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iven back. Buford, with his cavalry, made a reconnaissance, crossing at Germania Ford and driving in the rebel pickets. The rebels are fortifying Slaughter Mountain, and it is thought a battle will take place near Orange Court- House. Miscellaneous. The Baltimore American's special Fort Monroe correspondent says there is a rumor there, which obtains belief with many, that Richmond is being evacuated. Beast Butler is canvassing Pennsylvania in favor of Curtin for Governor. He made his first speech at Harrisburg. There was a heavy frost, the first of the season, in Eastern Tennessee on Friday night, the 18th inst. The news from Rosecrans sent gold up to 134½ in New York on Saturday. Gen. Sickles is on his way to join his command. Gen. Cass is reported to be dying. The Abolition majority in Maine is over 16,000. A "rebel paymaster" with $2,000,000, on his way to pay the troops at Little Rock; Ark, has been captured by Gen. Blunt's forces.
d a half. Gen. Thomas's forces then charged the rebels for nearly a mile and a half, punishing them badly. About two o'clock in the afternoon the rebels made a fierce dash on our centre, composed of the divisions of Gens. Van Cleve and Reynolds. Gen. Van Cleve's forces were struck on the right flank, and, being vigorously pushed, fell back until Gen. Carter's line was broken, and the troops became much scattered. Gen. Thomas on the left, and Gen. Davis on the right, then pushs at Chattanooga, a purpose which if successful would equally have resulted in cutting our army in two. But it was not successful. The momentum of the rebel columns carried them through at least one weak spot in the centre, where Van Cleve and Reynolds commanded, and apparently also carried at one time the portion, or a part, of the portion held by Gen. Thomas on the left. But the latter gallantly retrieved whatever disaster he may have suffered at first, and co-operating with Gen. Davis on t
efore the battle began, along the Chickamauga Creek. The country where the battle was fought is level, but thickly overgrown with small timber and brush wood, and is very unfavorable for the use of artillery, very little of which was used. The casualties in wounded are heavy, but supremely light in killed for so heavy a musketry engagement. The fight on the left was one continuous roll of musketry for an hour or more. No General officers were injured. Col. Heg and Col. Bradley, commanding brigades, were wounded. Col. Jones, of the 36th Ohio regiment, and Col. Carroll and Maj. Vannetta, of the 10th Indiana regiment, were also wounded. Lieut. Jones, of company A, 10th Indiana regiment, was killed. Lieut. Col. Hunt, of the 40th Kentucky regiment, and Lieut. Col. Maxwell, of the 2d Ohio regiment, were wounded. Lieut. Degraw, Lieut. Ludlow, and Lieut. Fessenden, of battery H, 5th Artillery, were wounded. Lieut. Boyd, of battery I, 4th artill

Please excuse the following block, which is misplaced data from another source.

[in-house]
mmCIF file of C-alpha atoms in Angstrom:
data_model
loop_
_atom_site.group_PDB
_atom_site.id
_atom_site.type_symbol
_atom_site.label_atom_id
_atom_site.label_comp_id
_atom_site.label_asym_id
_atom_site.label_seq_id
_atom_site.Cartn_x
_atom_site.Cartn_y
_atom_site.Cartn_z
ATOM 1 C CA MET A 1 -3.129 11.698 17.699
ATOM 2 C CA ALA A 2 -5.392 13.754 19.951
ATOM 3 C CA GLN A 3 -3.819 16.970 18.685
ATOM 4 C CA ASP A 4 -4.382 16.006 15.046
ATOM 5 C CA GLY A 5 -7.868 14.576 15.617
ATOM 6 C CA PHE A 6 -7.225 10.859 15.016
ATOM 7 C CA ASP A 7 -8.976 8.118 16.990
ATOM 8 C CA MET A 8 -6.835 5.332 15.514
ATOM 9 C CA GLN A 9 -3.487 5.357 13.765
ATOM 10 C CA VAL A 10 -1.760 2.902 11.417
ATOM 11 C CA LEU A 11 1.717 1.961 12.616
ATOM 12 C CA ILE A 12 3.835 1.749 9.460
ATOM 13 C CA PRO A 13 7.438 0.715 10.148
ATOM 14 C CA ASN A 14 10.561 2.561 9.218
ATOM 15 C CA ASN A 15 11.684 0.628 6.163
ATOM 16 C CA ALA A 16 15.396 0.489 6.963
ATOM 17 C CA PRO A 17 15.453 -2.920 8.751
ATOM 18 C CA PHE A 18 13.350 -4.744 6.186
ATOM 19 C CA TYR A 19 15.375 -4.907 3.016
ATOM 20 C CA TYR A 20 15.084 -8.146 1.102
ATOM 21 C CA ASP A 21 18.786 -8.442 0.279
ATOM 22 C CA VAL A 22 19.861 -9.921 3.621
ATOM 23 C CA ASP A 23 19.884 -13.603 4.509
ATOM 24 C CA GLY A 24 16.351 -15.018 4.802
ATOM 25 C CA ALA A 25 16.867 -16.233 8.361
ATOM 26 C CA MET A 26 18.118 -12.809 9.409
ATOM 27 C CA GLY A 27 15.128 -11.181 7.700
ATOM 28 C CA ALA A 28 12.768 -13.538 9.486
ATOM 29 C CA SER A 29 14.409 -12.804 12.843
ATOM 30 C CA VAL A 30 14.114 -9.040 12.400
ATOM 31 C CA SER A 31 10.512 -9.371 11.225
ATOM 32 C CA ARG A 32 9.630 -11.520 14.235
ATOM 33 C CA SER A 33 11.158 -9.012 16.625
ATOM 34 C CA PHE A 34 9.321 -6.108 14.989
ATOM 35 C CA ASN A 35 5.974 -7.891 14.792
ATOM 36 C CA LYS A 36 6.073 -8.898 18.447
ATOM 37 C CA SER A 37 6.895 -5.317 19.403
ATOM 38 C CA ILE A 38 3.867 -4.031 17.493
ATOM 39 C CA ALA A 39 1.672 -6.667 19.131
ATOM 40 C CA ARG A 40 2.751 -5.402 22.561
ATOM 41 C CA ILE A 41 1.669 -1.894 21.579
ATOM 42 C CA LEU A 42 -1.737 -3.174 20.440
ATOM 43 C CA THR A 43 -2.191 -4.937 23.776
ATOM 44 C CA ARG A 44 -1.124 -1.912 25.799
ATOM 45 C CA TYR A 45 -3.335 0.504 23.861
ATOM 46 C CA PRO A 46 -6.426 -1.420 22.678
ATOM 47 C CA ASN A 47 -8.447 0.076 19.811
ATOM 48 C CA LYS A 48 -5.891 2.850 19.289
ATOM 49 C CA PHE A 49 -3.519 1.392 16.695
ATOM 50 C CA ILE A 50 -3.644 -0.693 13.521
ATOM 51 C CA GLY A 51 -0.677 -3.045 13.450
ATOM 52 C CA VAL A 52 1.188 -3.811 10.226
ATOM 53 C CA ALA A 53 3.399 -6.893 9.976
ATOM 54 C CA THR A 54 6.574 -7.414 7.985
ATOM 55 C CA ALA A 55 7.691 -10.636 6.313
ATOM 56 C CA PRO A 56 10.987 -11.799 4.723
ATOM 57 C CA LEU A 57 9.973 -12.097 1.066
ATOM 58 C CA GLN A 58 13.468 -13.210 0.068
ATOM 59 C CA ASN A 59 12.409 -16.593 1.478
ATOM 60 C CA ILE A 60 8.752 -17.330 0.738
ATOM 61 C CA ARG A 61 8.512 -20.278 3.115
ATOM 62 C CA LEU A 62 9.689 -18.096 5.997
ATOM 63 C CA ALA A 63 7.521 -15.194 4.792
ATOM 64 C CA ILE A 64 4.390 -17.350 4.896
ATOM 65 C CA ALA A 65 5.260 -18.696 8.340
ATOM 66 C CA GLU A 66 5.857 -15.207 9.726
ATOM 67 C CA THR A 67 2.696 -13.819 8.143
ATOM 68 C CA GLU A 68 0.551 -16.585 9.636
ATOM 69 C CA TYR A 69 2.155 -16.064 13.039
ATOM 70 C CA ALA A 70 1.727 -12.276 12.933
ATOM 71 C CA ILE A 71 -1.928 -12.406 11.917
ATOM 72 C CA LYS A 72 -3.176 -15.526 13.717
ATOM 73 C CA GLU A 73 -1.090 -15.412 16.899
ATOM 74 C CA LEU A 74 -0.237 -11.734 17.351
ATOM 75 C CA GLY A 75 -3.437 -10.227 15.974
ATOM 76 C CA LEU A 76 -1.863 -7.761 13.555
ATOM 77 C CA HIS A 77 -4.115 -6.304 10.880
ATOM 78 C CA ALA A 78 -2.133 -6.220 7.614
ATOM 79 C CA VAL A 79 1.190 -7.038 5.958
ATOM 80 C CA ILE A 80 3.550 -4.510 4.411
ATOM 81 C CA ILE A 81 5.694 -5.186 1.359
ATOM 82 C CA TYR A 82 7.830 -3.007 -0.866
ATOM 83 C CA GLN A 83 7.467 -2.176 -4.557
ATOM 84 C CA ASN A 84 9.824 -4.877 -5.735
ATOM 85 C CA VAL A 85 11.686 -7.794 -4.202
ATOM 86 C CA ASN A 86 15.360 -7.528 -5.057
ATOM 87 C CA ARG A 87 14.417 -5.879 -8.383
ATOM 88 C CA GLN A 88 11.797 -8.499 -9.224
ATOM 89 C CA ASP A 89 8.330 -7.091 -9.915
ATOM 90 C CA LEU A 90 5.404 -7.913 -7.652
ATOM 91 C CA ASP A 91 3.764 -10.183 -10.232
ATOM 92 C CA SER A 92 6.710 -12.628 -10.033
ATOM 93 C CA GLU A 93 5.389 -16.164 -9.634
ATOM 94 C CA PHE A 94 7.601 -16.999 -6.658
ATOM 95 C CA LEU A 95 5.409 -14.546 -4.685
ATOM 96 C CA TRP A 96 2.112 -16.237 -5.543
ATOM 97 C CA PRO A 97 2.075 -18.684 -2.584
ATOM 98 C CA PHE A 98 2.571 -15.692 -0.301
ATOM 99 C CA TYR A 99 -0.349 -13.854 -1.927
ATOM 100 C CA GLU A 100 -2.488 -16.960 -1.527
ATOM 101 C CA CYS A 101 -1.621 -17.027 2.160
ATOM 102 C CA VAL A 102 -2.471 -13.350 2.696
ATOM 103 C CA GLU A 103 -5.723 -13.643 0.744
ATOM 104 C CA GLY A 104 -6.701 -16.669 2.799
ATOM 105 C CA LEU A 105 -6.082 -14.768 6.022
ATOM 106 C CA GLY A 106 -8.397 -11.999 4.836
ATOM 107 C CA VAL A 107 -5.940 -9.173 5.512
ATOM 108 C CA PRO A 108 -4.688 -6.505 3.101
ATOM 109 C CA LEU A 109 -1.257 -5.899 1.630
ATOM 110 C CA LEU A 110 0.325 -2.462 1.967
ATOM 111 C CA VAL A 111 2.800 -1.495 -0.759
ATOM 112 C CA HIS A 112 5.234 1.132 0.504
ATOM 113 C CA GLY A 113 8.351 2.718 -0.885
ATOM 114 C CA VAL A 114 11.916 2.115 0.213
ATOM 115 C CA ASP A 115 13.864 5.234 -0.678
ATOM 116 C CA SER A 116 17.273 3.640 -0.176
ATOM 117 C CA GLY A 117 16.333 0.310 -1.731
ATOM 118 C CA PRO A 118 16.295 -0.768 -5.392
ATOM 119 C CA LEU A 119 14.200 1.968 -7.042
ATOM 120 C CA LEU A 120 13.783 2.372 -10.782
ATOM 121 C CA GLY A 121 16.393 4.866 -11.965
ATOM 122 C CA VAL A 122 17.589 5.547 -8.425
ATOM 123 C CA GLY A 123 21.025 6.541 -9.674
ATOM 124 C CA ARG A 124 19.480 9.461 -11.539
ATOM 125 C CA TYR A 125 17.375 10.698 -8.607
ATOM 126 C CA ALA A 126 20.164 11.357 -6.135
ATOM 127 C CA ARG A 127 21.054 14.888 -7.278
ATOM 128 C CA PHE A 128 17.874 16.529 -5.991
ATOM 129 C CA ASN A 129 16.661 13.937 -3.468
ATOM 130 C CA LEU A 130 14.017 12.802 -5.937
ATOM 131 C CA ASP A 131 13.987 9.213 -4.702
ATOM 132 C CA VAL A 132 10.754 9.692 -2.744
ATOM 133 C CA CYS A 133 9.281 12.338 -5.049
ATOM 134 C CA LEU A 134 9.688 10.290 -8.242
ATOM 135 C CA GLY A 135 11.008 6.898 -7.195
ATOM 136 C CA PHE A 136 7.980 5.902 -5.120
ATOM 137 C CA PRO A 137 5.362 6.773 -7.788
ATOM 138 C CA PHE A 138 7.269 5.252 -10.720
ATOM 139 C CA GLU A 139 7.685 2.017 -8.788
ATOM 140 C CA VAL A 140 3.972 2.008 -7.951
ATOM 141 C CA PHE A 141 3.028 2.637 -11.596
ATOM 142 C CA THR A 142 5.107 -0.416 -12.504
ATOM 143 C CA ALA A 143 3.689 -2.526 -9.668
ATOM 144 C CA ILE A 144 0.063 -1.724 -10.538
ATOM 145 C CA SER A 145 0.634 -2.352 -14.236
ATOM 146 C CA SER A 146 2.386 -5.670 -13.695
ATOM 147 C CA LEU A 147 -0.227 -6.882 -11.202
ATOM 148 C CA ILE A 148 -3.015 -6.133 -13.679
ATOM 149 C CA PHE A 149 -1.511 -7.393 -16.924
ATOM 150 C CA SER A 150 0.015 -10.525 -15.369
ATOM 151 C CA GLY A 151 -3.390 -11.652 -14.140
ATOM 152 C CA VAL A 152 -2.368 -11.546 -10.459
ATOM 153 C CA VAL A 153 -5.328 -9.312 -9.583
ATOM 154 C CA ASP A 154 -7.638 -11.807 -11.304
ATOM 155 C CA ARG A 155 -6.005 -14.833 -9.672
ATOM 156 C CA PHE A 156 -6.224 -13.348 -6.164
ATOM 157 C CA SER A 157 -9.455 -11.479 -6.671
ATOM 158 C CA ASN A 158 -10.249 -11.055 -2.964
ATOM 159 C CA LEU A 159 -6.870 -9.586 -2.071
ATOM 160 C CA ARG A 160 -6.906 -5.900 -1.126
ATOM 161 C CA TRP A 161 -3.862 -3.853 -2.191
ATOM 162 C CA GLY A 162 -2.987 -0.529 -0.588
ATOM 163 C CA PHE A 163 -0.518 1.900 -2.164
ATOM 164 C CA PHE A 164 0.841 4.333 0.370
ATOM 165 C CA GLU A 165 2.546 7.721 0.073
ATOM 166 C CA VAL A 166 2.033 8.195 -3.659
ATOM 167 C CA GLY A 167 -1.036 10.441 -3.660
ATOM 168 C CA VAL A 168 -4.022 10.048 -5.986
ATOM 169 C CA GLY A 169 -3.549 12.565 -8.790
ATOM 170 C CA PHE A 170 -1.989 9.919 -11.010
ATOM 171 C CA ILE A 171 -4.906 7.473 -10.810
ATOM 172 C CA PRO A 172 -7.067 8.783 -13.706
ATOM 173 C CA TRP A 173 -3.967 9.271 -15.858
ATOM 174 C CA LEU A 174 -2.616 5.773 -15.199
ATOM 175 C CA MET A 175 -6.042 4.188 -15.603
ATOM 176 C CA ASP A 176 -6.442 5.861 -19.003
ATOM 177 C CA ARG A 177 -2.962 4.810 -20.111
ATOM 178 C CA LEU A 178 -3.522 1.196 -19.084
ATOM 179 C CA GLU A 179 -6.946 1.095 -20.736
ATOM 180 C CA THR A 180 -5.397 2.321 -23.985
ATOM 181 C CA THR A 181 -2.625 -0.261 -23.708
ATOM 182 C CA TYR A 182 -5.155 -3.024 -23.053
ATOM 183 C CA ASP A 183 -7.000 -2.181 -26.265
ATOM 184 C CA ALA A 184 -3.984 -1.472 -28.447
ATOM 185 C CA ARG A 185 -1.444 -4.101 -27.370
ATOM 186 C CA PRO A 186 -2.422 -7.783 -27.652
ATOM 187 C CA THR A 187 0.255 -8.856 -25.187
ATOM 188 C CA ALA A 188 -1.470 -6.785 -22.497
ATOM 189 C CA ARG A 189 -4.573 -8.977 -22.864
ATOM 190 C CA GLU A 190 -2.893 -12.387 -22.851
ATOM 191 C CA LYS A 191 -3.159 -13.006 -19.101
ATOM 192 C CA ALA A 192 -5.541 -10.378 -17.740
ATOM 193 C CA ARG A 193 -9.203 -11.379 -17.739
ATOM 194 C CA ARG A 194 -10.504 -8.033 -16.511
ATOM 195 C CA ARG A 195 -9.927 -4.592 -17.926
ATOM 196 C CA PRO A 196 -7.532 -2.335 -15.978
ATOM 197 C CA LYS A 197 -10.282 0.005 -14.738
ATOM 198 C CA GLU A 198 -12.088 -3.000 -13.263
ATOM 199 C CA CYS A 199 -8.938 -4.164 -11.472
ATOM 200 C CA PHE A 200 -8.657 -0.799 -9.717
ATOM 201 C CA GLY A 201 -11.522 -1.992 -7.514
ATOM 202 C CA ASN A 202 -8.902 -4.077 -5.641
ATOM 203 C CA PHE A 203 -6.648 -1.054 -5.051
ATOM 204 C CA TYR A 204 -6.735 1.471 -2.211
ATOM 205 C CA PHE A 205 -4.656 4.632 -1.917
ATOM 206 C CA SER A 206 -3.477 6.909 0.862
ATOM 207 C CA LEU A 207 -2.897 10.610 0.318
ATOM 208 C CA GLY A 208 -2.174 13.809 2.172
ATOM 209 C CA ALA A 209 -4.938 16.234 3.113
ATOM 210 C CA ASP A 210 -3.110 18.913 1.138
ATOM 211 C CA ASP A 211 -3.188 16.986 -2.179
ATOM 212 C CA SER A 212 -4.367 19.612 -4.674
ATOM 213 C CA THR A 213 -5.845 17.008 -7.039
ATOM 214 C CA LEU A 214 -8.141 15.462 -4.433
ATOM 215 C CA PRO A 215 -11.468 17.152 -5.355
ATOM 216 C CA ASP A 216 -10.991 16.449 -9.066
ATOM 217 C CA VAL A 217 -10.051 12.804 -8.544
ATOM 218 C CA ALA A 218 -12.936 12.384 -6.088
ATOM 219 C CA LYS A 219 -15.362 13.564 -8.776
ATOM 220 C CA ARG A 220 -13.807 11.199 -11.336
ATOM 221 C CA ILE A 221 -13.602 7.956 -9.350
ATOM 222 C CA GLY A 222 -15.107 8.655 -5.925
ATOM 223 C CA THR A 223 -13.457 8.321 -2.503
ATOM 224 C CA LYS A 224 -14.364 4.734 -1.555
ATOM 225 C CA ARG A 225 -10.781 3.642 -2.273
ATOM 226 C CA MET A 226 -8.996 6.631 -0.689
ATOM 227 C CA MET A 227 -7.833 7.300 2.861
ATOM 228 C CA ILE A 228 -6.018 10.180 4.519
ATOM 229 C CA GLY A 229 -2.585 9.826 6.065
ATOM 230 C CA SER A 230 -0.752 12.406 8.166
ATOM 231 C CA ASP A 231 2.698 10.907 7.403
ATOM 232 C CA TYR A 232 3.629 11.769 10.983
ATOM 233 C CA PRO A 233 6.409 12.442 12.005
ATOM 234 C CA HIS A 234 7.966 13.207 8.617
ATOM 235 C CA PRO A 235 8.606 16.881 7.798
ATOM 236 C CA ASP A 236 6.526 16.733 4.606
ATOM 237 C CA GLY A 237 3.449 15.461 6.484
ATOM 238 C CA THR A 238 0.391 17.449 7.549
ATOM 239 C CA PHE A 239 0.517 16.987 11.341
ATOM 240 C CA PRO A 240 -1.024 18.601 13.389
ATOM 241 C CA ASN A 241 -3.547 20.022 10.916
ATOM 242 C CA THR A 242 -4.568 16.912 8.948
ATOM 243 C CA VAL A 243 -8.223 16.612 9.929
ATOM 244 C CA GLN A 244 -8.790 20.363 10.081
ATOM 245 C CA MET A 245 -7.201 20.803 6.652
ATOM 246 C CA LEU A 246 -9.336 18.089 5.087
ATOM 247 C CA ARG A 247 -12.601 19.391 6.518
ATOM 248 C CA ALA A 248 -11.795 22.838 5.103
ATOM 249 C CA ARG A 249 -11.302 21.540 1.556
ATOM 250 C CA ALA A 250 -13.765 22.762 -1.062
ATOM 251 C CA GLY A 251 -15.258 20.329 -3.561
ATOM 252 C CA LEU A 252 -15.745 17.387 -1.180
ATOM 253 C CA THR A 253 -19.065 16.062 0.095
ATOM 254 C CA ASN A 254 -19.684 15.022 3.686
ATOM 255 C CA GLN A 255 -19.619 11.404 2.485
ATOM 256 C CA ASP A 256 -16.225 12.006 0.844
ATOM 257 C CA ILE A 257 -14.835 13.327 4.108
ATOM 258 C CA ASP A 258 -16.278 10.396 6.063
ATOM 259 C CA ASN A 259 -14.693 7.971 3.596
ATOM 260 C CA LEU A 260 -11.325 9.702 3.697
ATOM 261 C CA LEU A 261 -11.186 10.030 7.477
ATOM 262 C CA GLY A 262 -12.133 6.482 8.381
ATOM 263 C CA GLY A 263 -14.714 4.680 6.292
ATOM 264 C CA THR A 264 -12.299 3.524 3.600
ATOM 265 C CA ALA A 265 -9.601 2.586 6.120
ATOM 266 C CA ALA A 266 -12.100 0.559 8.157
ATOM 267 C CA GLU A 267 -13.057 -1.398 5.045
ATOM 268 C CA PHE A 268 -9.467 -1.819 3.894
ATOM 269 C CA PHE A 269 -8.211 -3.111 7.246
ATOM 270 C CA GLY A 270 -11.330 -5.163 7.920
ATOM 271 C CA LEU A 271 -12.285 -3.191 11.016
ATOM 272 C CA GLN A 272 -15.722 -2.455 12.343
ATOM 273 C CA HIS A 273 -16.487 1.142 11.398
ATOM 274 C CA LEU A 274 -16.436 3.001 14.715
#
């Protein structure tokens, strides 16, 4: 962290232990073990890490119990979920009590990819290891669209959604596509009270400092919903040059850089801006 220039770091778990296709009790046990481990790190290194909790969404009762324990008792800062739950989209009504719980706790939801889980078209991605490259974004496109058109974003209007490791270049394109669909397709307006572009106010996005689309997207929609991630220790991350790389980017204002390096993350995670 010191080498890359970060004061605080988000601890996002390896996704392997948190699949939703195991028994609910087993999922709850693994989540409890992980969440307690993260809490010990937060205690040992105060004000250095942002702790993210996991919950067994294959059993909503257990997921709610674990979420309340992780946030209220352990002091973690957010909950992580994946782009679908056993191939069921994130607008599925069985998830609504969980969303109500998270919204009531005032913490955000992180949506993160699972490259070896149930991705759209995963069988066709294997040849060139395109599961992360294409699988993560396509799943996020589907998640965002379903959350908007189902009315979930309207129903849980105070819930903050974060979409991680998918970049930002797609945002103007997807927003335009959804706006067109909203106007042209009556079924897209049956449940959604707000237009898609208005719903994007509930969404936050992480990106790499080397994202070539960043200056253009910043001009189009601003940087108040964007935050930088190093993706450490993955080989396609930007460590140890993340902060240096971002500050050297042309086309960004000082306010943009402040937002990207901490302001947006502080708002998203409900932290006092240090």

The gunboats and vessels of lightest draught crossed the bar, and preparations were made for the attack. Capt. Crocker, of the Clifton, was to feel the enemy, uncover the batteries, and ascertain his strength and position. Gens. Franklin and Weitzel examined the shore of the Pass to find the most eligible point for landing the forces. The Clifton steamed up the Pass, occasionally throwing a shell from her rifle guns at the only work visible — an earthwork of six large guns. No reply was m of the enemy. When the Clifton returned the order of battle was immediately arranged. The gunboats Clifton, Arizona, and Sachem, were to engage the enemy's works, while the Granite City was to cover the landing of a force of 500 men of-Gen. Weitzel's division, selected from the Port Hudson heroes, and composed of two companies of the 165th New York, four companies of the 161st New York, and a detachment of the 75th New York regiment, under command of Capt. Fitch, of the latter regiment.
Washington (search for this): article 1
ding a newly-constructed 15-feet wall instead, they were unable to do so, having no scaling ladders. The rebels at the same time opened a concentric fire of shell, grape, and canister from a ram and the adjacent forts, so that the difficulty was increased. The garrison seem to have felt secure, as a sentry, being hailed, demanding a surrender, replied: "Hallo, Yank, are you there? Nary a surrender; you can't climb up here." Operations of the army of the Potomac. A dispatch from Washington, dated the 20th inst., says: From various sources we have the following reports of doings in front: The rebels tried to effect crossings at different points on the Rapidan on Wednesday, but only succeeded at Robinson Ford, and there they were speedily driven back. Buford, with his cavalry, made a reconnaissance, crossing at Germania Ford and driving in the rebel pickets. The rebels are fortifying Slaughter Mountain, and it is thought a battle will take place near Orange Court- Hou